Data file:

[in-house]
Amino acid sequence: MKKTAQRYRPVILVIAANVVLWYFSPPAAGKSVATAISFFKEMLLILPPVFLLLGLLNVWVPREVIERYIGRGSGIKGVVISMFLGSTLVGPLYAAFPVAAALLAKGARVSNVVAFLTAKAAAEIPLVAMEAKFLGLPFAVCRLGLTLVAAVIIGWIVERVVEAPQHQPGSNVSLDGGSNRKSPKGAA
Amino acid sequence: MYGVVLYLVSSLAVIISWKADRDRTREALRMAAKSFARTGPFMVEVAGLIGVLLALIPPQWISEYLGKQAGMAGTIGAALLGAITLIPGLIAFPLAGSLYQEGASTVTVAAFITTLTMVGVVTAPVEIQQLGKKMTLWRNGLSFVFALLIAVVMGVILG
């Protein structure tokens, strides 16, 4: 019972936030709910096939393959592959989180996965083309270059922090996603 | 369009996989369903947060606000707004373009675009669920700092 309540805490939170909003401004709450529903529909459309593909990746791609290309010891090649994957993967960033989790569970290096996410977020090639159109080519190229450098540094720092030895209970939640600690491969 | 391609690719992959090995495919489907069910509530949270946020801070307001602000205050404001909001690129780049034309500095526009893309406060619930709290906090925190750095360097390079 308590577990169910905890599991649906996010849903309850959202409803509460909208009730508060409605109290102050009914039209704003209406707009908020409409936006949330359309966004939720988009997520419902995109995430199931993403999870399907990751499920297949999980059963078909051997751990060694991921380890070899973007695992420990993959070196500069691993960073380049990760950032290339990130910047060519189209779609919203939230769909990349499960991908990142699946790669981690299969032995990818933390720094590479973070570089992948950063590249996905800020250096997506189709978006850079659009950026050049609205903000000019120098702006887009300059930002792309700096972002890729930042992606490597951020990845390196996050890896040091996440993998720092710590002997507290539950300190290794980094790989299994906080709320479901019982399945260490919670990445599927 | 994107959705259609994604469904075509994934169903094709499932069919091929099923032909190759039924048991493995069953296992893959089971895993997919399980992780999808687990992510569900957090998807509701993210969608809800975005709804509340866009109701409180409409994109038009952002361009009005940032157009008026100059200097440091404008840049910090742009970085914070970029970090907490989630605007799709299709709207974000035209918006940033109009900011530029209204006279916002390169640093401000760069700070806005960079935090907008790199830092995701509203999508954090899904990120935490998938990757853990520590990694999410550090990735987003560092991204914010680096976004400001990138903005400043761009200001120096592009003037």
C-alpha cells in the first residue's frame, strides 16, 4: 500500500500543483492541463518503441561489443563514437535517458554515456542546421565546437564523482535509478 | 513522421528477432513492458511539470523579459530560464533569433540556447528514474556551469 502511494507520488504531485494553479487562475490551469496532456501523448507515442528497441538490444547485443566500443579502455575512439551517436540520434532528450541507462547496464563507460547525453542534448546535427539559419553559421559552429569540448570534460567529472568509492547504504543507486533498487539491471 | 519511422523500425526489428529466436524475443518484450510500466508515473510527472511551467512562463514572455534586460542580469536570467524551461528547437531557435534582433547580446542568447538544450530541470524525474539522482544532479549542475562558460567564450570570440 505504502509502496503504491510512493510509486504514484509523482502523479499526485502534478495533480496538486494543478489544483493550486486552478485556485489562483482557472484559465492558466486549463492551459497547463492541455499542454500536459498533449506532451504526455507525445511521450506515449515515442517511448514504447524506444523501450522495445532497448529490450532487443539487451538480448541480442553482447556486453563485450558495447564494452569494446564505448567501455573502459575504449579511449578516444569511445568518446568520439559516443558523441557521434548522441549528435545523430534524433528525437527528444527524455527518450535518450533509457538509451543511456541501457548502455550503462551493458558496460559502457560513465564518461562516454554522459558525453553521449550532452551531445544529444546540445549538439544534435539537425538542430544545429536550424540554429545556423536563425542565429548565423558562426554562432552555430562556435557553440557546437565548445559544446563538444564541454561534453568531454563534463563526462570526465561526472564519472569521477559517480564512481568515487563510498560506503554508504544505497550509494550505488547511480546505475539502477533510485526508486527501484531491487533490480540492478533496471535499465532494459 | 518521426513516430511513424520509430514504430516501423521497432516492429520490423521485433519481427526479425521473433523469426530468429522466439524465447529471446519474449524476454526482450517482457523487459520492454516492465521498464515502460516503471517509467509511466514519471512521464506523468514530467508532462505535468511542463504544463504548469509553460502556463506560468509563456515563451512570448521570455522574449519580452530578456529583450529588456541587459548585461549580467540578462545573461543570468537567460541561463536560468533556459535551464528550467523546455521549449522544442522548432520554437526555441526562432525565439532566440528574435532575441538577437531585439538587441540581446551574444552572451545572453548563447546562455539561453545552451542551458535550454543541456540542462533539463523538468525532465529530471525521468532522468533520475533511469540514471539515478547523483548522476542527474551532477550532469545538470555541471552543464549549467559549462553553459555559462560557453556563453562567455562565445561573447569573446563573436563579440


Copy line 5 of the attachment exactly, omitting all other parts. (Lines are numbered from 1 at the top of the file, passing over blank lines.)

C-alpha cells in the first residue's frame, strides 16, 4: 500500500500543483492541463518503441561489443563514437535517458554515456542546421565546437564523482535509478 | 513522421528477432513492458511539470523579459530560464533569433540556447528514474556551469 502511494507520488504531485494553479487562475490551469496532456501523448507515442528497441538490444547485443566500443579502455575512439551517436540520434532528450541507462547496464563507460547525453542534448546535427539559419553559421559552429569540448570534460567529472568509492547504504543507486533498487539491471 | 519511422523500425526489428529466436524475443518484450510500466508515473510527472511551467512562463514572455534586460542580469536570467524551461528547437531557435534582433547580446542568447538544450530541470524525474539522482544532479549542475562558460567564450570570440 505504502509502496503504491510512493510509486504514484509523482502523479499526485502534478495533480496538486494543478489544483493550486486552478485556485489562483482557472484559465492558466486549463492551459497547463492541455499542454500536459498533449506532451504526455507525445511521450506515449515515442517511448514504447524506444523501450522495445532497448529490450532487443539487451538480448541480442553482447556486453563485450558495447564494452569494446564505448567501455573502459575504449579511449578516444569511445568518446568520439559516443558523441557521434548522441549528435545523430534524433528525437527528444527524455527518450535518450533509457538509451543511456541501457548502455550503462551493458558496460559502457560513465564518461562516454554522459558525453553521449550532452551531445544529444546540445549538439544534435539537425538542430544545429536550424540554429545556423536563425542565429548565423558562426554562432552555430562556435557553440557546437565548445559544446563538444564541454561534453568531454563534463563526462570526465561526472564519472569521477559517480564512481568515487563510498560506503554508504544505497550509494550505488547511480546505475539502477533510485526508486527501484531491487533490480540492478533496471535499465532494459 | 518521426513516430511513424520509430514504430516501423521497432516492429520490423521485433519481427526479425521473433523469426530468429522466439524465447529471446519474449524476454526482450517482457523487459520492454516492465521498464515502460516503471517509467509511466514519471512521464506523468514530467508532462505535468511542463504544463504548469509553460502556463506560468509563456515563451512570448521570455522574449519580452530578456529583450529588456541587459548585461549580467540578462545573461543570468537567460541561463536560468533556459535551464528550467523546455521549449522544442522548432520554437526555441526562432525565439532566440528574435532575441538577437531585439538587441540581446551574444552572451545572453548563447546562455539561453545552451542551458535550454543541456540542462533539463523538468525532465529530471525521468532522468533520475533511469540514471539515478547523483548522476542527474551532477550532469545538470555541471552543464549549467559549462553553459555559462560557453556563453562567455562565445561573447569573446563573436563579440